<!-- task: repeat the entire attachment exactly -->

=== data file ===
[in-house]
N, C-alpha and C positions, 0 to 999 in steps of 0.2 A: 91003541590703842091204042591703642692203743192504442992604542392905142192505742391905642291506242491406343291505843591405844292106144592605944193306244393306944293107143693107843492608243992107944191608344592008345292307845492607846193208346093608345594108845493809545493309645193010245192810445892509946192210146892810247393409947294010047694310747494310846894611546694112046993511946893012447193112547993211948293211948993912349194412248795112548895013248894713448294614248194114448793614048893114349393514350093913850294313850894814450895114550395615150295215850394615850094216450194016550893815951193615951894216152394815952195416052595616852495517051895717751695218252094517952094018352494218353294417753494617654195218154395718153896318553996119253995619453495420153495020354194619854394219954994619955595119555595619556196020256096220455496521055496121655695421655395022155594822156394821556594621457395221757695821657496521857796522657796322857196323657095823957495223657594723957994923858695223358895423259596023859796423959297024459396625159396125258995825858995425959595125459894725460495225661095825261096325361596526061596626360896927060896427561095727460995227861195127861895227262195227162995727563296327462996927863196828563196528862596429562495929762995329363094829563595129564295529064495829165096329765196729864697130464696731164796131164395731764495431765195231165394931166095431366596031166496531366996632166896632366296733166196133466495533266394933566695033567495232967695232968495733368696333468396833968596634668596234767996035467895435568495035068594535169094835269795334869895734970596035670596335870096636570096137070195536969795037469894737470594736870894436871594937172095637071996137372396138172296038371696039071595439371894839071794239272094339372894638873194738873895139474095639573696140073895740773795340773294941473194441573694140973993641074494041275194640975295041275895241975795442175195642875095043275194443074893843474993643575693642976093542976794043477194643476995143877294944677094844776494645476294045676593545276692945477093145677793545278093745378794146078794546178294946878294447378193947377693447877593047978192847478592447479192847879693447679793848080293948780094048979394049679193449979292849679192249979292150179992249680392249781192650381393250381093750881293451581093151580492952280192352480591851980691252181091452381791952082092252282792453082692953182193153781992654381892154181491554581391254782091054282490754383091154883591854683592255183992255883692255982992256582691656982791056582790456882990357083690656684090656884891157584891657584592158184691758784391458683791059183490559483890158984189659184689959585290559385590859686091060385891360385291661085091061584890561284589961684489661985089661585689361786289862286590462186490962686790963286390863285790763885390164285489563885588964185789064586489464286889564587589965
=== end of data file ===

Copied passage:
[in-house]
N, C-alpha and C positions, 0 to 999 in steps of 0.2 A: 91003541590703842091204042591703642692203743192504442992604542392905142192505742391905642291506242491406343291505843591405844292106144592605944193306244393306944293107143693107843492608243992107944191608344592008345292307845492607846193208346093608345594108845493809545493309645193010245192810445892509946192210146892810247393409947294010047694310747494310846894611546694112046993511946893012447193112547993211948293211948993912349194412248795112548895013248894713448294614248194114448793614048893114349393514350093913850294313850894814450895114550395615150295215850394615850094216450194016550893815951193615951894216152394815952195416052595616852495517051895717751695218252094517952094018352494218353294417753494617654195218154395718153896318553996119253995619453495420153495020354194619854394219954994619955595119555595619556196020256096220455496521055496121655695421655395022155594822156394821556594621457395221757695821657496521857796522657796322857196323657095823957495223657594723957994923858695223358895423259596023859796423959297024459396625159396125258995825858995425959595125459894725460495225661095825261096325361596526061596626360896927060896427561095727460995227861195127861895227262195227162995727563296327462996927863196828563196528862596429562495929762995329363094829563595129564295529064495829165096329765196729864697130464696731164796131164395731764495431765195231165394931166095431366596031166496531366996632166896632366296733166196133466495533266394933566695033567495232967695232968495733368696333468396833968596634668596234767996035467895435568495035068594535169094835269795334869895734970596035670596335870096636570096137070195536969795037469894737470594736870894436871594937172095637071996137372396138172296038371696039071595439371894839071794239272094339372894638873194738873895139474095639573696140073895740773795340773294941473194441573694140973993641074494041275194640975295041275895241975795442175195642875095043275194443074893843474993643575693642976093542976794043477194643476995143877294944677094844776494645476294045676593545276692945477093145677793545278093745378794146078794546178294946878294447378193947377693447877593047978192847478592447479192847879693447679793848080293948780094048979394049679193449979292849679192249979292150179992249680392249781192650381393250381093750881293451581093151580492952280192352480591851980691252181091452381791952082092252282792453082692953182193153781992654381892154181491554581391254782091054282490754383091154883591854683592255183992255883692255982992256582691656982791056582790456882990357083690656684090656884891157584891657584592158184691758784391458683791059183490559483890158984189659184689959585290559385590859686091060385891360385291661085091061584890561284589961684489661985089661585689361786289862286590462186490962686790963286390863285790763885390164285489563885588964185789064586489464286889564587589965